Wherever he is now, or wherever he goes from this encounter, I hope Stephen Shane holds onto a better understanding of his capabilities. I hope he comes back determined, looking for payback... and I'll be right here, ready to let him have it, provided he's got enough to take it.
But until then, I must move on. Unleashed was merely the first step in the Path, and there is scarce little time between now and Wrestleverse to once again make the name ROCKO DAYMON the undisputed pinnacle of Empire Pro Wrestling.
I had hoped to settle some old scores, but with "Triple X" Sean Stevens on hiatus, and Jason "Stalker" Reeves choosing to keep his worthless face in the shadows like the spineless vermin he is, it looks like I'll instead be putting all of my focus on retaking the Mission itself -- retaking the EPW World Heavyweight Title. Perhaps that's for the best... I can't afford distractions at this point.
Make no mistake about it... I didn't come back to waste time making big speeches, or shilling a DVD set, or playing the mystery man shtick, or getting into pissing matches at the mere mention of my name. I returned to Empire Pro to win matches and reclaim my Title. Nothing is less important than burning my way to a second reign as heavyweight champion of the world, separating myself from the pool of one-and-done champions past like Christian Sands, Beast, JA, and even Lindsay Troy.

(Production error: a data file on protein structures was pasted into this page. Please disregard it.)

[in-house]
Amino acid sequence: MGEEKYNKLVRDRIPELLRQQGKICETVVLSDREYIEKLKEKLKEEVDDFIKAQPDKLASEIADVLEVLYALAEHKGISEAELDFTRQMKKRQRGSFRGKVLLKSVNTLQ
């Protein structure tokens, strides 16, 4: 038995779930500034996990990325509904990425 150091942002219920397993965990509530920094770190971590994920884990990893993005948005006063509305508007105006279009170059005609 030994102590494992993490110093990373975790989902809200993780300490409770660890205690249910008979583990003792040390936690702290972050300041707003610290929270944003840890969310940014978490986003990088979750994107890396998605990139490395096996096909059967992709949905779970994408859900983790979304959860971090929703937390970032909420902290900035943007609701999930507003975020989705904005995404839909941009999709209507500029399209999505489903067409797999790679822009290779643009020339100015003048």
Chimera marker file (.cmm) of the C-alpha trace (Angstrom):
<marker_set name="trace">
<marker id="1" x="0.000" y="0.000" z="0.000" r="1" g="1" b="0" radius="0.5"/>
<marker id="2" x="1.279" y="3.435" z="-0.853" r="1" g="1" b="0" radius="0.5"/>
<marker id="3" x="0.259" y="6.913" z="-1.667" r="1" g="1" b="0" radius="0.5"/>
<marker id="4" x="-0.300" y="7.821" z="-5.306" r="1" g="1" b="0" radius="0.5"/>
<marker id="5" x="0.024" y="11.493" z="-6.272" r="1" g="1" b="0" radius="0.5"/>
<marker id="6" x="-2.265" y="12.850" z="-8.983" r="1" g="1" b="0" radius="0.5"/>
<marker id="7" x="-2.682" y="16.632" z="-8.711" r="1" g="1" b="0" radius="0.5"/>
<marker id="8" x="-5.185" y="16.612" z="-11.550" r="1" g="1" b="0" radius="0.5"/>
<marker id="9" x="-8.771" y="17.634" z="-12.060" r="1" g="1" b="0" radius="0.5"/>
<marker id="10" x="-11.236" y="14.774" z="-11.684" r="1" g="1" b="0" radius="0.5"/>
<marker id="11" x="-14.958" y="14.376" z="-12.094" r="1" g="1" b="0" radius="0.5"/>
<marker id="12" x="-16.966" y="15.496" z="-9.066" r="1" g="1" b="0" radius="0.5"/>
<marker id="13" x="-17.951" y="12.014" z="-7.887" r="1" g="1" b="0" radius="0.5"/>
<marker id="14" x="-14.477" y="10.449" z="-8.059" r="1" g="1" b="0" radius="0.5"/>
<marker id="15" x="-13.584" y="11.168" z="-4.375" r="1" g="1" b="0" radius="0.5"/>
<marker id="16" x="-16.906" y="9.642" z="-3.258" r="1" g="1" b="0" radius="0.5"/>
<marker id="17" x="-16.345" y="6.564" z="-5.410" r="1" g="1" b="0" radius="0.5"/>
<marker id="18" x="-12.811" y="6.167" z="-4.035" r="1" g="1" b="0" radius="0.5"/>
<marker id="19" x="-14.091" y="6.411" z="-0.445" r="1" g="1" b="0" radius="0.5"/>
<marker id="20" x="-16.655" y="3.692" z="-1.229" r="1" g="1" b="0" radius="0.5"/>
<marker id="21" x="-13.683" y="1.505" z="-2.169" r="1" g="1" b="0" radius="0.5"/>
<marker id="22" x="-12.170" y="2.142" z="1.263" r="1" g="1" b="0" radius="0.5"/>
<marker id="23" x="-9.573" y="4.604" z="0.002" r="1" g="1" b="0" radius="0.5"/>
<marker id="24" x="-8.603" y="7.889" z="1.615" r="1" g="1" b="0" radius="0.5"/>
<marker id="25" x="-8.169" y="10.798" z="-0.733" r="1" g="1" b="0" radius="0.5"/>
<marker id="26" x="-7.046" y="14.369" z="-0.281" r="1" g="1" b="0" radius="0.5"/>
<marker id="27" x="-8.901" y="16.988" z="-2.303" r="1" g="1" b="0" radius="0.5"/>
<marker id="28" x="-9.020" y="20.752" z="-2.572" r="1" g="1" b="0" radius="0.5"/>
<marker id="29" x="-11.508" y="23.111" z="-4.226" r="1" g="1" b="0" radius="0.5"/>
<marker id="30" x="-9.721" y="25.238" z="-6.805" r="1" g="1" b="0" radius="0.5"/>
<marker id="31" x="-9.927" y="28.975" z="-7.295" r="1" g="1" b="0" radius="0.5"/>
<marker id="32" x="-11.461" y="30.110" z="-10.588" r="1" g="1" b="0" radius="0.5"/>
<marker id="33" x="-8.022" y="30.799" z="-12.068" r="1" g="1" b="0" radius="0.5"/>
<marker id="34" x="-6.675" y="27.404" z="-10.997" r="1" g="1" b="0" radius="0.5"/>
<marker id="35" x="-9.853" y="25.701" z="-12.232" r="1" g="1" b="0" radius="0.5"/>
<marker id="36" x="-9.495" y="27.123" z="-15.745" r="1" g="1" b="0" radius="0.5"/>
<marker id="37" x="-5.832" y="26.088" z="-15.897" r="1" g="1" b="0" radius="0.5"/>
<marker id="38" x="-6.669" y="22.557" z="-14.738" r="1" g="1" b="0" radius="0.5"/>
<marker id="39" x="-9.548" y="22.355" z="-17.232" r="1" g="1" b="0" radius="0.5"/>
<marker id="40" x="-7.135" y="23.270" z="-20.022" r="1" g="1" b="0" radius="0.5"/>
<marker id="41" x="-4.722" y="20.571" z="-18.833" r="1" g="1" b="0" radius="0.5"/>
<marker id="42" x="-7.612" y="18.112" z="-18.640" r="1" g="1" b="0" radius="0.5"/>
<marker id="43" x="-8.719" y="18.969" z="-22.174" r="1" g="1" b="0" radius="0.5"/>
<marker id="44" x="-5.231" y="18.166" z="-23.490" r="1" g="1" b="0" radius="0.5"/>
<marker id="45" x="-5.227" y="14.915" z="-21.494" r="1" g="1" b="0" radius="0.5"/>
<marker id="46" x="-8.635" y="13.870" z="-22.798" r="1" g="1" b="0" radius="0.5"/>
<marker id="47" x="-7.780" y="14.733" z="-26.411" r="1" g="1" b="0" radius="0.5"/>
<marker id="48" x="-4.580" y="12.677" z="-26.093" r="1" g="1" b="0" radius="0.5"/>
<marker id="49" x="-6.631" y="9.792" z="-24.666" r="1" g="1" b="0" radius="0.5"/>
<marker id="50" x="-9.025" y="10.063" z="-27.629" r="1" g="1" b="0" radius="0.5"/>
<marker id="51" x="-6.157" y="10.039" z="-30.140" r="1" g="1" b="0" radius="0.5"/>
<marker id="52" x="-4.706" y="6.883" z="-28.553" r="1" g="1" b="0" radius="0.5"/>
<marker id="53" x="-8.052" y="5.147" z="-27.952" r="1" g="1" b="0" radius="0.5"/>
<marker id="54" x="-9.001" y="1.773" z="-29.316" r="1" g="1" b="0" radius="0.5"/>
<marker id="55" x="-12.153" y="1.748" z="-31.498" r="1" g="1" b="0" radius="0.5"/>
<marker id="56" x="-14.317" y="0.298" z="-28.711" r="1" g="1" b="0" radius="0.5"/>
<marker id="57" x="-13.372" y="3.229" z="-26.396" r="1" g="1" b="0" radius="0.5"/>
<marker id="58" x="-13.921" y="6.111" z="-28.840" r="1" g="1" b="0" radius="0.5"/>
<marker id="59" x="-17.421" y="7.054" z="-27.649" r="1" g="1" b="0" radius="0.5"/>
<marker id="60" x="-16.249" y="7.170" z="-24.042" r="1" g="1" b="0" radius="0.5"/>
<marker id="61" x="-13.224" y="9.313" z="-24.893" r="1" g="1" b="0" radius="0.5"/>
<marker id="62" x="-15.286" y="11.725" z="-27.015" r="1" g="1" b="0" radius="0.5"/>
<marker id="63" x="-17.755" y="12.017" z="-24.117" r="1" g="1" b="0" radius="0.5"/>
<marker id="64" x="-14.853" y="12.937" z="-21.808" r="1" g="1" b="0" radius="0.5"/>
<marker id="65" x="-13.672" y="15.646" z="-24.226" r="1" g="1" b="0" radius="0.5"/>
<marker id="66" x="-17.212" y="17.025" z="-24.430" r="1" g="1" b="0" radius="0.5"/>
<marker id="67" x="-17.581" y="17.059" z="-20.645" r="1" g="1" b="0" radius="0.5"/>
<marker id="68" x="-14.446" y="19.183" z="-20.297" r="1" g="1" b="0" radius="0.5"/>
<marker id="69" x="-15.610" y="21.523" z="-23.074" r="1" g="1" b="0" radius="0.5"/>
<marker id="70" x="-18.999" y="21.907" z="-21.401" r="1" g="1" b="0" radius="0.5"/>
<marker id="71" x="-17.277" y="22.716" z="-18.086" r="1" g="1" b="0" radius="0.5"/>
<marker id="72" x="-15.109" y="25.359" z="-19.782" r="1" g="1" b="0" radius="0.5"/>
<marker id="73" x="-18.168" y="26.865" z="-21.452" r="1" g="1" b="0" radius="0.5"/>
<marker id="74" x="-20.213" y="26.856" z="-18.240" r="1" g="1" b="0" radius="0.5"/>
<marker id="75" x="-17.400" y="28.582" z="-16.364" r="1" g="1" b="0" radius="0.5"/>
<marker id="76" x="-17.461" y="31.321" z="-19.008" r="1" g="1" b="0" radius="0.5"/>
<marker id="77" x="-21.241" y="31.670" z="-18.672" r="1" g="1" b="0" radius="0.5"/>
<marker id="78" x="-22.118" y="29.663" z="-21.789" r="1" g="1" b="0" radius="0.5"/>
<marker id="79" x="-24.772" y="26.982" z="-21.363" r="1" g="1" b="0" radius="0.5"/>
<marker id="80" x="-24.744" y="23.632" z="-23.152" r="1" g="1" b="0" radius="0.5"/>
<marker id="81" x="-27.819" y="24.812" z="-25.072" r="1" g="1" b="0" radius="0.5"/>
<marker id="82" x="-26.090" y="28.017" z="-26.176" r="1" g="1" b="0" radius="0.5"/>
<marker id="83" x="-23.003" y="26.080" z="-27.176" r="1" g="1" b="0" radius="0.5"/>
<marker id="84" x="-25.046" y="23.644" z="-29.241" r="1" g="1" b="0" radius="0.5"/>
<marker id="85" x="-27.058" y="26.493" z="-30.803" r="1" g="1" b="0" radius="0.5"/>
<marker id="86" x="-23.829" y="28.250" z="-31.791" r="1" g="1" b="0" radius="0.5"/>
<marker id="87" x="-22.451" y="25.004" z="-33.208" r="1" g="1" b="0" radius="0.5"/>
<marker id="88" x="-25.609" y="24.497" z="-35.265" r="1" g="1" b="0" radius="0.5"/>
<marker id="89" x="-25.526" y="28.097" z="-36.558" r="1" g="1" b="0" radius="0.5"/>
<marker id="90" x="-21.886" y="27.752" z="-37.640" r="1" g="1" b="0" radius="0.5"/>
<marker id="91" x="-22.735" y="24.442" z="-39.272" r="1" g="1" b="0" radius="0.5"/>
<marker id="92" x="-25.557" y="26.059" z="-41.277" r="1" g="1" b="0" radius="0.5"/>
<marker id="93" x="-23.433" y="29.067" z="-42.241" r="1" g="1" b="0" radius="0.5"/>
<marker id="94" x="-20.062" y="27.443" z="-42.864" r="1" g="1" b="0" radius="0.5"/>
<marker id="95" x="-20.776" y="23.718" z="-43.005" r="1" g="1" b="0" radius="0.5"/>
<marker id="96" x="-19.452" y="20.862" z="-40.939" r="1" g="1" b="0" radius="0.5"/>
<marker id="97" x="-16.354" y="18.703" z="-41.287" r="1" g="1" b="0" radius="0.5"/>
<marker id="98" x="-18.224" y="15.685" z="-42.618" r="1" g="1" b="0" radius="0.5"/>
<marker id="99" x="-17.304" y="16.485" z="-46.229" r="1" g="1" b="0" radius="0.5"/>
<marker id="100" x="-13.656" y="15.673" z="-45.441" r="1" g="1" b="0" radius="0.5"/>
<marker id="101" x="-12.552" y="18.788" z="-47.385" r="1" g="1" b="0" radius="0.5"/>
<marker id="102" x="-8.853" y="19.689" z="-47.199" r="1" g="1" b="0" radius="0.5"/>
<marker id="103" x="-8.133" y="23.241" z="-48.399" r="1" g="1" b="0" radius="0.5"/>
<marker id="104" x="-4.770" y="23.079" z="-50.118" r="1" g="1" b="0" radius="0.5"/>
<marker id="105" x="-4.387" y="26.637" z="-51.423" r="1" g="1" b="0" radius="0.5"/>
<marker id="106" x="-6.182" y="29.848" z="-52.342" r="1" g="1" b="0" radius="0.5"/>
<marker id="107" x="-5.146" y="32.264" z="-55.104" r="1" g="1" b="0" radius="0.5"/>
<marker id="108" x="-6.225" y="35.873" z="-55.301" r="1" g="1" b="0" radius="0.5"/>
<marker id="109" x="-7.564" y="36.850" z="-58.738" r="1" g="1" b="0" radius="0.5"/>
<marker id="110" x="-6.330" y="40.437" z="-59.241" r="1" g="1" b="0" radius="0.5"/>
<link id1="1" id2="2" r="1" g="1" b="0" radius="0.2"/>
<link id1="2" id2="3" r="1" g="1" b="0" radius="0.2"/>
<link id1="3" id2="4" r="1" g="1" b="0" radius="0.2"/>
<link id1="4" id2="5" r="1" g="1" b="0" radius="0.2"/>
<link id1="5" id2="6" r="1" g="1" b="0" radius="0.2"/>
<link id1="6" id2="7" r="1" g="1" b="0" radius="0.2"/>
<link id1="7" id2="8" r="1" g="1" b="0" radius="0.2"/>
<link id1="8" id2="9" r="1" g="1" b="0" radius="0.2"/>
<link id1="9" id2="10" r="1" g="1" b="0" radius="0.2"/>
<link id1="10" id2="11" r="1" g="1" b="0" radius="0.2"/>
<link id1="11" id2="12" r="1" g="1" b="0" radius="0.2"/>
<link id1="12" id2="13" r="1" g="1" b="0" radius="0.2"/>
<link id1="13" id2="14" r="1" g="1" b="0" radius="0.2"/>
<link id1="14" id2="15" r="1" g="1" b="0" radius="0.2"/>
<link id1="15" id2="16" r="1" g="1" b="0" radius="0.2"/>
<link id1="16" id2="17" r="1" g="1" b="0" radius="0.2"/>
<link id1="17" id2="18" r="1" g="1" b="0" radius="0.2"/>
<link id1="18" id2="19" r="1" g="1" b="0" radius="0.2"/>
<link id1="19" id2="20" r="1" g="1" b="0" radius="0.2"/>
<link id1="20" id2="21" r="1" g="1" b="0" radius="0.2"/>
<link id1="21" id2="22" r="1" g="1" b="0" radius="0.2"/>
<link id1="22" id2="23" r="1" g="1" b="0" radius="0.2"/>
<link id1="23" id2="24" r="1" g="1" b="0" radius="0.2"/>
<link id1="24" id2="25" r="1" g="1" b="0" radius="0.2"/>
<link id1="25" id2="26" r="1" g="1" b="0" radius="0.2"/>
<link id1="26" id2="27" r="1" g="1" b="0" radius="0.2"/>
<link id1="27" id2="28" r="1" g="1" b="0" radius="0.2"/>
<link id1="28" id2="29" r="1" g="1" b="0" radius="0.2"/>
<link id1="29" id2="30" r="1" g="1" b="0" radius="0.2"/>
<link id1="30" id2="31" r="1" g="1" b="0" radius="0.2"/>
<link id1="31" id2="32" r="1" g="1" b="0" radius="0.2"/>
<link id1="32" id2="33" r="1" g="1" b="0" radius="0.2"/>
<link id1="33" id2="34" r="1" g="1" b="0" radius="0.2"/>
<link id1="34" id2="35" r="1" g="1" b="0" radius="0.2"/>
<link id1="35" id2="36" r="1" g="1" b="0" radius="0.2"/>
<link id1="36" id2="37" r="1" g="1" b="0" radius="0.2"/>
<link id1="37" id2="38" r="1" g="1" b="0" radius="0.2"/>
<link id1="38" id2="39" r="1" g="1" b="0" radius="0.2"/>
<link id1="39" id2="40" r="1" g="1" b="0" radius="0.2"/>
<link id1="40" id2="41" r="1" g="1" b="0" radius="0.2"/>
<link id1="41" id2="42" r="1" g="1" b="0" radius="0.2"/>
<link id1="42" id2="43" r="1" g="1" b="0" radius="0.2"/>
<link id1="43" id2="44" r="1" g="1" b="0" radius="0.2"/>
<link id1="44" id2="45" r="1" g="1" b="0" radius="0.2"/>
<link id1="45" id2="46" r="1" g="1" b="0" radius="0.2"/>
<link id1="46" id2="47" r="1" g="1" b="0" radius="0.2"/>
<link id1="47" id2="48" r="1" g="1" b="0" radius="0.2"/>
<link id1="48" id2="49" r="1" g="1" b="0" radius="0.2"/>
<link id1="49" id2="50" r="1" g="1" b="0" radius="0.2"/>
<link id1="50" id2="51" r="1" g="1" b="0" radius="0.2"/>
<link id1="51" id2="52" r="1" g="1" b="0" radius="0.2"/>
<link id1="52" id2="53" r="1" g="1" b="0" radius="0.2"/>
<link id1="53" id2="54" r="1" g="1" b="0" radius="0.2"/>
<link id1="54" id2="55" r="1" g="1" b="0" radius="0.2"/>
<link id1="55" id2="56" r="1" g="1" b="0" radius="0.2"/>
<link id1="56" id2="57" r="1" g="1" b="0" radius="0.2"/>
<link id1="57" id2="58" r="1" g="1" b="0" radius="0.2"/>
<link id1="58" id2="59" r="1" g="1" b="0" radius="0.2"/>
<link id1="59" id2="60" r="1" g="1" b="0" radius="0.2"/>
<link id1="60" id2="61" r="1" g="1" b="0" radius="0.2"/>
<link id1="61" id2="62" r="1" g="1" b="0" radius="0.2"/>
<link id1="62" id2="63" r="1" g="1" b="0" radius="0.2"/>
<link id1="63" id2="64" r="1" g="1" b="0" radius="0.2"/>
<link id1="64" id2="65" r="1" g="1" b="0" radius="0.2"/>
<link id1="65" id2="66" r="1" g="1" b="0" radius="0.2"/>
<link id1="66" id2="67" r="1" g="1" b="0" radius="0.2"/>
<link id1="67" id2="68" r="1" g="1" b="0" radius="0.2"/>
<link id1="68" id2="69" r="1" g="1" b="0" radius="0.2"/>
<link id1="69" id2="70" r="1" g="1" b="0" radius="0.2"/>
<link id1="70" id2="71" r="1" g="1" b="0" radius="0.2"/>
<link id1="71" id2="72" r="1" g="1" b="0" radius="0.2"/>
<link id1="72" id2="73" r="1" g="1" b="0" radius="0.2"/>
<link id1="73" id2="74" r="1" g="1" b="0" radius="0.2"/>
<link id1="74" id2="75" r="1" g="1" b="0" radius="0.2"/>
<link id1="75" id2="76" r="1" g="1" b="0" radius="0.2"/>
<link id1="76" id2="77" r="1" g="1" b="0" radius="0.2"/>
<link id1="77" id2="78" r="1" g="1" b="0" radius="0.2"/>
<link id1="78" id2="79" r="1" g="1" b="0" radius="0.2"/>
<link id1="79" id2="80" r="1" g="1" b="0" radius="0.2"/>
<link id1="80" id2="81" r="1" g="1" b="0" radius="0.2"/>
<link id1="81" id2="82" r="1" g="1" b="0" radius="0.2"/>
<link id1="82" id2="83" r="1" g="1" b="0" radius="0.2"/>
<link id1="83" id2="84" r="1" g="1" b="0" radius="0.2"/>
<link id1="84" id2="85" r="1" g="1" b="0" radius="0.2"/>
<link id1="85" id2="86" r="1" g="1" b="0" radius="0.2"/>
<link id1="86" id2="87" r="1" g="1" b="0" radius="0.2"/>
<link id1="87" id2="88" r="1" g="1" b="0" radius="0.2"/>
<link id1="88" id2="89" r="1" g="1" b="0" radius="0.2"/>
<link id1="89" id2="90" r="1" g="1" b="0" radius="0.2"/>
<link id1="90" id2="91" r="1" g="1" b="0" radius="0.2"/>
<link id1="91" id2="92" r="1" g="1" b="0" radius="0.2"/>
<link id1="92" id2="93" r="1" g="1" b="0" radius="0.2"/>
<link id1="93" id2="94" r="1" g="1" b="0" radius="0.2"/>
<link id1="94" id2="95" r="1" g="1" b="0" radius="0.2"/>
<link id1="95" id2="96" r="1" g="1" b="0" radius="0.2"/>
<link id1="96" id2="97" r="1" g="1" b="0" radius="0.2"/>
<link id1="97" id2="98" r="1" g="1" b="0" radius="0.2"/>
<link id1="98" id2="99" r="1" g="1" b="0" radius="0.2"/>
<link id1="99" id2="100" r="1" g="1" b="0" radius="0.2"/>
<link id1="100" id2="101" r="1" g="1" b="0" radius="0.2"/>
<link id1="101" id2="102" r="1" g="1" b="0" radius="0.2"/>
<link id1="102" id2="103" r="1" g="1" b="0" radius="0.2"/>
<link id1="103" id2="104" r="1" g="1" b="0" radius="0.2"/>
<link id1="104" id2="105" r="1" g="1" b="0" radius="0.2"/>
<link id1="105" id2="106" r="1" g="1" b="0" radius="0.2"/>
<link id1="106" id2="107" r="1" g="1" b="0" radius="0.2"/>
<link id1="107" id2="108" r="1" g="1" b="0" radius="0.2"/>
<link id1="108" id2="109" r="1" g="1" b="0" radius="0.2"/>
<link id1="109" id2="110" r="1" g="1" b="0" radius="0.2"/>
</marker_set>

I refuse to leave my legacy with this company as a mere phase.
So I asked Dan Ryan to just give me the next man in line. He gave me three: Adrian Willard, Eli Flair, and Aaron Jones. Three opponents in a four corners match. A daunting challenge for any wrestler... but also, a daunting feat for whoever finds victory. For me, every step in my path to the title is just another opportunity to prove myself... to prove what I am, and of what may come. But in every corner... someone threatens me.